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SECOND, although in the1970s to 1980s we were inactive in UN peacekeeping operations, Malay-sia’s international approach was guided by the basic objective of seeking friendship to secure mutually beneficial relations and a stable political security environment in the region, all of which are essential to the progress and prosperity of the country. Nevertheless, Malaysia remained firmly committed to promoting international peace and security.
In its selection as a non-permanent member in the UNSC seat 1989/1990, Malaysia received 143 votes out of 170 of the member states of the UN, which clearly indicated our strong record of international commitment around the world. The second tour as a member of the UNSC gave the impetus for MAF to participate actively in UN peacekeeping operations, irrespective of the weather or terrain in its deployment.
For example, MAF participated by sending infantry battalions and other military components in the United Nations Transition Assistance Group in Namibia, United Nations Transitional Administration in Cambodia, United Nations Protection Force in Bosnia Herzegovina, and the United Nations Mission in Somalia (UNOSOM).
As a result, the UNSC gave the honour to Malaysia on Jan 18, 1994, when Lieutenant-General Aboo Samah Aboo Bakar, was selected as the first Malaysian force commander of UNOSOM II.
In the history of peacekeeping operations since 1948, Aboo Samah was also the first force commander from Southeast Asia.
Also, this was another successful contribution by MAF in peacekeeping operations after a lapse of nearly three decades of being inactive in international peace and security efforts.
THIRD, with Malaysia’s steadfastly participating in almost all peacekeeping missions conducted by the UN, our selection for the non-permanent seat in the UNSC for 1999/2000 was another victory. We received good support, with 174 votes out of 192 member states of the UN for the third term. This is an international endorsement of Malaysia’s concerted effort in facilitating the peace-building or post-conflict building of war-torn countries.
To further enhance our effort as a member of the UNSC, Malaysia pursued other aspects to play a meaningful role in the security issues on two fronts.
Malaysia was enlisted as a member of the UN Special Committee of the Peacekeeping Operations (C-34 Committee) for further improvement in terms of deployment and security peacekeepers.
In fact, C-34 was established by the General Assembly Resolution 2006 (XIX) on Feb 18, 1965, to conduct a comprehensive review of all issues related to peacekeeping operations. Furthermore, in terms of coordination and speed of deployment of Malaysian contingents, including military or police observers to UN mission areas, in accordance with the Department of Peacekeeping Operations (DPKO) procedures at the UN Headquarters, MAF boldly approved the appointment of a military adviser in the rank of colonel at the Malaysian Permanent Mission to the UN in New York in January 1996. Thus, Malaysia is not only the first Asean member to have a military adviser dedicated to peacekeeping duties at the Permanent Mission of Malaysia, but also joins the military community of 45 member states at the UN in New York with military advisers or police advisers.
Of significance, as a member of the UNSC, Malaysia introduced the concept of security and development for implementation in peacekeeping missions to lay the foundation for sustainable peace and development, thereby addressing the deep-rooted, structural causes of violent conflicts in a comprehensive manner. The UN accepted the concept and renamed it Disarmament, Demobilisation and Reintegration, adopted by the UNSC Resolution 1171 (1998) for implementation in peacekeeping missions.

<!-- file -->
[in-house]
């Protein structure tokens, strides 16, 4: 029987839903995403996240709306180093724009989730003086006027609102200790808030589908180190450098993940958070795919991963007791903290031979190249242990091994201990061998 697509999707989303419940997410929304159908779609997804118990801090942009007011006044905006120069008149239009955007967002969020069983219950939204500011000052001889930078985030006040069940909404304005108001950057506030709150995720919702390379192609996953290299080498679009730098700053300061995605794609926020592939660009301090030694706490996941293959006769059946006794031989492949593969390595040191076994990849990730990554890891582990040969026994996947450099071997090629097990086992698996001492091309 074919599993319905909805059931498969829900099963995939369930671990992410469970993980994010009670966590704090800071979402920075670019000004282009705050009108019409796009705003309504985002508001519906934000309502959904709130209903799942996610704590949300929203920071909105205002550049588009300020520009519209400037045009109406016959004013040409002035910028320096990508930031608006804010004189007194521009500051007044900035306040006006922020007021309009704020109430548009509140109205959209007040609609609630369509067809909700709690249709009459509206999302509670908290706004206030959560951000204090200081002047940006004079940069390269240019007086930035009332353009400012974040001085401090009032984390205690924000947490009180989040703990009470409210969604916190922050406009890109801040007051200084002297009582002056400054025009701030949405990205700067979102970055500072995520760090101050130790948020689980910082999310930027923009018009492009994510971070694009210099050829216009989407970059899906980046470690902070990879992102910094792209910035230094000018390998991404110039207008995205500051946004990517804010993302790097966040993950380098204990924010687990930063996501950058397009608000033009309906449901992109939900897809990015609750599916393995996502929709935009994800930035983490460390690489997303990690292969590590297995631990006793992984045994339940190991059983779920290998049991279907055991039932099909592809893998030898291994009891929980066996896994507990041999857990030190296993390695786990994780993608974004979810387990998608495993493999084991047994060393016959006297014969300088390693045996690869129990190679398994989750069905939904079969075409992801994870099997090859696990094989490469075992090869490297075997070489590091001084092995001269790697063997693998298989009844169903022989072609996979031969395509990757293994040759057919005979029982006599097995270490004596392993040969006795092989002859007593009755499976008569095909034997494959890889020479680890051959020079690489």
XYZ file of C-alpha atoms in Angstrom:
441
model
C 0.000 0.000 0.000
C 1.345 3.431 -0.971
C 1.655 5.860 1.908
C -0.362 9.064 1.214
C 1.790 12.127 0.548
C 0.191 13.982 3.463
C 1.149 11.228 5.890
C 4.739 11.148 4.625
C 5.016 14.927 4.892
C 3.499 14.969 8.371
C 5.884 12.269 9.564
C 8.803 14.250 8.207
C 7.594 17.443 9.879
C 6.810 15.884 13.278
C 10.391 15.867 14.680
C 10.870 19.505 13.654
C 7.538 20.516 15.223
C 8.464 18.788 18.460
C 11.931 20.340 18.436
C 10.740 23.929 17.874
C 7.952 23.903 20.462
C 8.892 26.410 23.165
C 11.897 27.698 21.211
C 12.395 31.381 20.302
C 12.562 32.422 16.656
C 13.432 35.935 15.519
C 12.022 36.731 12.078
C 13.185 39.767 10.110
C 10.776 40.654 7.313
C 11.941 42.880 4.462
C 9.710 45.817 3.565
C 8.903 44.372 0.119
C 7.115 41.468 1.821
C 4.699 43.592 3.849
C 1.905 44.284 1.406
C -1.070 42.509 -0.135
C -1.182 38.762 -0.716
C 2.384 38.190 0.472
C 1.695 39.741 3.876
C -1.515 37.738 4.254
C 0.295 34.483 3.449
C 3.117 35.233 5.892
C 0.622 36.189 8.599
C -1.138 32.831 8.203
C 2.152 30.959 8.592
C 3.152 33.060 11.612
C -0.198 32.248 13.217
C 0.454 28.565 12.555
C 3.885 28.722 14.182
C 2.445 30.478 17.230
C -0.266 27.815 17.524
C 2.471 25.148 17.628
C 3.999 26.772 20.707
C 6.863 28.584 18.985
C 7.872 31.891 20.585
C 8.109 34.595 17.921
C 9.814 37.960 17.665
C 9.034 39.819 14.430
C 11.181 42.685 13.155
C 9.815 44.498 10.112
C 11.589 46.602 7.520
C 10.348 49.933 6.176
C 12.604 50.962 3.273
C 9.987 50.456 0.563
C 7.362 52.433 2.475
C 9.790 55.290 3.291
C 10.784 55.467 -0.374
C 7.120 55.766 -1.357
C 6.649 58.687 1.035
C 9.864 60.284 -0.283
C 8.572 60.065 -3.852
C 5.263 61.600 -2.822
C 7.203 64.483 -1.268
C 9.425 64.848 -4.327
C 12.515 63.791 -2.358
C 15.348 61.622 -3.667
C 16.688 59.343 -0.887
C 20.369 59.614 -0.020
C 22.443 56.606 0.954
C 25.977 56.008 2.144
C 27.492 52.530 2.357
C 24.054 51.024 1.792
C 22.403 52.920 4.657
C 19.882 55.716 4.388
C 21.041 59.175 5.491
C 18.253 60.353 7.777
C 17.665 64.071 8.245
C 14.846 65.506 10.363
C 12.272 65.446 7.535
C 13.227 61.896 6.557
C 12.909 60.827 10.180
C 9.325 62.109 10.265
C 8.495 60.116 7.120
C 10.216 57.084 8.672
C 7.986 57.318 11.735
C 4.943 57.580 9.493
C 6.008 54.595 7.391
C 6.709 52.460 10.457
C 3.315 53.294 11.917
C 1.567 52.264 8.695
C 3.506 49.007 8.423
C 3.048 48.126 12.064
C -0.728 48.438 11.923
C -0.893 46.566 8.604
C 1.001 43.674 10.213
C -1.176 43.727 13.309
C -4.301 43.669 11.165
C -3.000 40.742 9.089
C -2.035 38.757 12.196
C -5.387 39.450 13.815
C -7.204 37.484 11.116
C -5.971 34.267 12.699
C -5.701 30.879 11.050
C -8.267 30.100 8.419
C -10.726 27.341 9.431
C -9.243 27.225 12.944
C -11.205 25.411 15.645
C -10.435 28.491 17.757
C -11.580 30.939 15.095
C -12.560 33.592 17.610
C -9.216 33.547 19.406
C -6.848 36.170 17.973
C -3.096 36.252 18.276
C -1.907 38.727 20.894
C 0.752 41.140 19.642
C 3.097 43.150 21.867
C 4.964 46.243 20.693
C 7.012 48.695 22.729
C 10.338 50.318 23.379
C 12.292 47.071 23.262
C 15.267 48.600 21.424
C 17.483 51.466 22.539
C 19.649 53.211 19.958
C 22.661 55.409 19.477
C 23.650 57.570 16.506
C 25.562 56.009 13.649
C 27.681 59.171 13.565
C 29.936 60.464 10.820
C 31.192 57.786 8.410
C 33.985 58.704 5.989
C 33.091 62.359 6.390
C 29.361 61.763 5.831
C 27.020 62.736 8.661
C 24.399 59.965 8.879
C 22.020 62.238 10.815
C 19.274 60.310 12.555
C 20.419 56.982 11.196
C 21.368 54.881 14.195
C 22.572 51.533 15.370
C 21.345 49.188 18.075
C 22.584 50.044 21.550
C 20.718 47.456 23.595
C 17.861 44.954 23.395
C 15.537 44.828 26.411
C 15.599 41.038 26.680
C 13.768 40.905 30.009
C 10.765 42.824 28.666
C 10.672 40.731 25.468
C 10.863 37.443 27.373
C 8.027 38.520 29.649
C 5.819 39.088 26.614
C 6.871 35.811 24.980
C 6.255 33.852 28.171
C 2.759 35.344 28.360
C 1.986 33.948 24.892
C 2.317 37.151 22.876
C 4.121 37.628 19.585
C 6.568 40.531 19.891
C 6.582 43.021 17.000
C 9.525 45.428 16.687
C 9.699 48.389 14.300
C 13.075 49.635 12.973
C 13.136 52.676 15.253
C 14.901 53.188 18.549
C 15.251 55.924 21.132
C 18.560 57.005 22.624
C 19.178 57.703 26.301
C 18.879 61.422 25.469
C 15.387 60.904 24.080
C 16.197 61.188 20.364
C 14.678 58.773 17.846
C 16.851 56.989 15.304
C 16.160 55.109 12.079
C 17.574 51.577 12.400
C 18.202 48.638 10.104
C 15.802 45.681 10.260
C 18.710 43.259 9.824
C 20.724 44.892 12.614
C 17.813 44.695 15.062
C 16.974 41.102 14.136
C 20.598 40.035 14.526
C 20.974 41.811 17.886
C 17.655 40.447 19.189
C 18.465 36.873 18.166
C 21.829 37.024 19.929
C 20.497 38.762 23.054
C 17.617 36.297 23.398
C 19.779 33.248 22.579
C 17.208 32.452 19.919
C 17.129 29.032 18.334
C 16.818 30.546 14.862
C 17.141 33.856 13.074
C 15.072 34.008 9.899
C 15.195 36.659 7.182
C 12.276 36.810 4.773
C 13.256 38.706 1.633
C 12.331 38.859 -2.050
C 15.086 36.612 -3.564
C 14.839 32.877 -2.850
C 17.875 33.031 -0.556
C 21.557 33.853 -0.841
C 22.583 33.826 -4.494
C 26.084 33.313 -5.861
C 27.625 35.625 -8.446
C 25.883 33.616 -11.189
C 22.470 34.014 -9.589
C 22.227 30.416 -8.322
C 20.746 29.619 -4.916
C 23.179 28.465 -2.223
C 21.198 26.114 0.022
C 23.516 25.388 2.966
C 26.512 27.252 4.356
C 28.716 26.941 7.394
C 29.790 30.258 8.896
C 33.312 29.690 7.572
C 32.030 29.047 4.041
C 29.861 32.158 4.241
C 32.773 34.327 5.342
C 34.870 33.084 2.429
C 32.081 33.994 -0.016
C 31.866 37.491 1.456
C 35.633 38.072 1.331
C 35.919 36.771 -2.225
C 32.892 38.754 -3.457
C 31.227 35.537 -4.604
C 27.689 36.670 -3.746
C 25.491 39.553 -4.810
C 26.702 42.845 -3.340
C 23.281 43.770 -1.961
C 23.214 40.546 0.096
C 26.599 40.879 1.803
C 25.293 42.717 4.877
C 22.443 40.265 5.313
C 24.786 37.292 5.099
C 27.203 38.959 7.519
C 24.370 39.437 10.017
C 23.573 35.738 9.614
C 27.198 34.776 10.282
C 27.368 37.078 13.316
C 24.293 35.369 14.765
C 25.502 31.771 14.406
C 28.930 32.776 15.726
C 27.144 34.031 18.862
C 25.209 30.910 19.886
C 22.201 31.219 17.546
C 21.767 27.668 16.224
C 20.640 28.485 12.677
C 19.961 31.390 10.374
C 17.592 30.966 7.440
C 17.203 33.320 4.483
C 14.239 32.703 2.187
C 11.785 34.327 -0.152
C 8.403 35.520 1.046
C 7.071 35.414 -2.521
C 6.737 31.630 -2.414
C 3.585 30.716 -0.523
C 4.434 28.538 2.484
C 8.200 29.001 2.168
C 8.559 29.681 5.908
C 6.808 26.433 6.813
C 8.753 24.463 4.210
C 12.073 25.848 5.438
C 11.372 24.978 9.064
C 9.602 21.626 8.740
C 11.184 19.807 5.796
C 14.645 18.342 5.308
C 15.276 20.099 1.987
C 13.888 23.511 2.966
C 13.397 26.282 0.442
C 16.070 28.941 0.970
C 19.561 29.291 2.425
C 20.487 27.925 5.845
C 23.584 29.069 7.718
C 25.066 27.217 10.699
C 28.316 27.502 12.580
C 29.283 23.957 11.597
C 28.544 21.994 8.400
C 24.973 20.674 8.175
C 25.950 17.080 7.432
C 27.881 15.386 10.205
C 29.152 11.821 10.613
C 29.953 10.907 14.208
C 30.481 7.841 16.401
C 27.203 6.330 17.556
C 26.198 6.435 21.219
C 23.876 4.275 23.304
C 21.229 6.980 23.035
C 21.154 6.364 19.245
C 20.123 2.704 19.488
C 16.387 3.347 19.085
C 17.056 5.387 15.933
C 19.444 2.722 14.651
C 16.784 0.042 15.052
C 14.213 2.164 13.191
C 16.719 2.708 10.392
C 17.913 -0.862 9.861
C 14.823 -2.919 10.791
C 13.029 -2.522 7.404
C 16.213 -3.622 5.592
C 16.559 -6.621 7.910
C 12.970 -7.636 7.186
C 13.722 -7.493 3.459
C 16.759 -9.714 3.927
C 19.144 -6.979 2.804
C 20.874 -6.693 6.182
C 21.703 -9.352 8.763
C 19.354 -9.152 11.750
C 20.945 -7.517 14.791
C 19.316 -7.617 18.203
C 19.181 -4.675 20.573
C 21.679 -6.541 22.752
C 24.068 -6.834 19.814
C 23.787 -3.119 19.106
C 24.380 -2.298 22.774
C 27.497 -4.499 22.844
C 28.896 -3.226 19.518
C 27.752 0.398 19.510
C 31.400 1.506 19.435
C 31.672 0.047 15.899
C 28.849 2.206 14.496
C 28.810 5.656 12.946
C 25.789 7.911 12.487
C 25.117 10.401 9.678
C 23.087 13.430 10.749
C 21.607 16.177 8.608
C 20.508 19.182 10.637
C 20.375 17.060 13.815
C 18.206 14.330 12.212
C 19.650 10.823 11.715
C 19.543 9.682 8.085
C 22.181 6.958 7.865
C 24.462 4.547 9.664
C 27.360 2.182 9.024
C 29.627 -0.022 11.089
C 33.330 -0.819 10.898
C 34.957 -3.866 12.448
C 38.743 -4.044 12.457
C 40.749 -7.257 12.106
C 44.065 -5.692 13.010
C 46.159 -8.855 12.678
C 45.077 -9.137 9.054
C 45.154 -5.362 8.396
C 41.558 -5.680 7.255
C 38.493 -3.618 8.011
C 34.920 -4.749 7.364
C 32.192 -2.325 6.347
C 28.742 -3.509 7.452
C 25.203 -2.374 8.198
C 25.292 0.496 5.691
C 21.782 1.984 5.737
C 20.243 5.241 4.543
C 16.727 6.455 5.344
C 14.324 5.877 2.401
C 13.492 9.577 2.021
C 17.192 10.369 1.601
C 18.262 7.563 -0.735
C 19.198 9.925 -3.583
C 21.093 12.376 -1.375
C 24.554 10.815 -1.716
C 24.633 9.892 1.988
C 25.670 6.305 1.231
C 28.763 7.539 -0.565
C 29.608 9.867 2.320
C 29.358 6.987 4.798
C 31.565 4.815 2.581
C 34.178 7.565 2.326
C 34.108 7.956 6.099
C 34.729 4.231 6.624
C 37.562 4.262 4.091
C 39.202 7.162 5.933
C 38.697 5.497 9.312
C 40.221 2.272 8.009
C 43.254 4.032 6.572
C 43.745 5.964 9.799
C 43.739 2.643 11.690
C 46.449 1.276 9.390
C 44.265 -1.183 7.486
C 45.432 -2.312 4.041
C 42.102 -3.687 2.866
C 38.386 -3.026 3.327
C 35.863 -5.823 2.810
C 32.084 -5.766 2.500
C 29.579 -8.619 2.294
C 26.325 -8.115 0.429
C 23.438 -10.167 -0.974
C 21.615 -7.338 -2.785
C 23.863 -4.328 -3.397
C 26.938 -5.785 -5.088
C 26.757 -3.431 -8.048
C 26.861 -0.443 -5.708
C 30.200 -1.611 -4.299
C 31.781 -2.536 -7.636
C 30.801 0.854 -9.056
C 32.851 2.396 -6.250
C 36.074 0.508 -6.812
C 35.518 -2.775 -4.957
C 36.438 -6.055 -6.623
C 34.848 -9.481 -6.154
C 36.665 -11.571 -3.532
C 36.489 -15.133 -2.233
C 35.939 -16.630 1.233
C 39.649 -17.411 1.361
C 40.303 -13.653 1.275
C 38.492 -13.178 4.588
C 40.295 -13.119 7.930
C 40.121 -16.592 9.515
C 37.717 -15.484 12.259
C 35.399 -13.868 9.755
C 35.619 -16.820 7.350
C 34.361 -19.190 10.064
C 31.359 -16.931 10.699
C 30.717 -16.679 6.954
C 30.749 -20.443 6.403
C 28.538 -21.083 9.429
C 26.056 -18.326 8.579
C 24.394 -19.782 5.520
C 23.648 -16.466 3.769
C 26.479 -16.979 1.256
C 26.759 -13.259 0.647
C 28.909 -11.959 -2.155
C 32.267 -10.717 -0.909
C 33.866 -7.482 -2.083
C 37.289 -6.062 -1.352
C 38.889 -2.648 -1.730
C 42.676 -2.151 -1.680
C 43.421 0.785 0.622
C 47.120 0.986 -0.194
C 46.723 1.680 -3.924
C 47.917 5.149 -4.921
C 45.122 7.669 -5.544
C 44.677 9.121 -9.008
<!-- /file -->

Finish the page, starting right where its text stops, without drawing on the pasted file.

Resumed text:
Owing to our consistent commitment in UN missions, in particular the deployment of the Royal Military Police in May 2003, consisting of a self-sustained unit of 125 personnel to serve in the UN Mission of Support in East Timor (UNMISET), as part of the International Police Unit in support of the Timor-Leste National Police, another honour was given to Malaysia, when Lieutenant-General Khairuddin Mat Yusof was selected to become the force commander of UNMISET in June 2003.
FOURTH, in its selection as the UNSC non-permanent member for the fourth term in 2015/2016, Malaysia attained 187 votes from the 193 member states of the UN, with one abstention. This is a testimony of our good standing in the international community, especially in the area of global peace and security.
During this fourth term, two major commitments were pursued by Malaysia to further exert its influence in the international arena: one, Prime Minister Datuk Seri Najib Razak agreed to provide an infantry battle group for the UN Standby Force for peacekeeping operations during the UN Peacekeeping Summit in New York on Oct 2, 2015; and two, as the president of UNSC, Malaysia focused on the open debate on new threats and challenges in preventing the proliferation of weapon of mass destruction, related materials and technologies of non-state actors in August. This was well debated among members of the UNSC, including the secretary-general of the UN.
|Palestine 14 Israel 0, a historic UN win - FMT|
Finally, in December, Malaysia’s final month as a member of the UNSC, it firmly nailed its commitment towards peaceful resolution of conflict, moderation, the protection of civilians and the rule of law. This unequivocal commitment was well demonstrated when 14 members of the UNSC, including Malaysia, with one abstention (the United States) adopted the UN Resolution demanding a halt to all Israeli settlements in Palestinian territory on Dec 23 in New York. This is, indeed, the first victory since 1979, when the US refrained from vetoing a resolution condemning its closest ally in the Middle East.
|Nobel laureates warn Aung Sang Suu Kyi over 'ethnic cleansing' of Rohingya - Guardian|
Equally important, Malaysia convened the Asean Conference on Dec 19 in Yangon on the plight of Rohingya Muslims in Myanmar to coordinate humanitarian aid and investigate alleged atrocities committed against them. In essence, this noble commitment is part of regional security and stability, with the fact that about 56,000 Rohingya now live in Muslim-majority Malaysia, having fled unrest in Myanmar.
Malaysia, in reality, seeks to contribute constructively in the maintenance of international peace and security globally. Hopefully, in the post non-membership of UNSC, Malaysia will be given more senior appointments like assistant secretary-general, including the appointment as military adviser at the DPKO, in recognition of its sterling service to the UN.
Ramli H. Nik, is a former military adviser at the Permanent Mission of Malaysia to the UN in New York, is a senior fellow at the Department of Strategic Studies, National Defence University of Malaysia.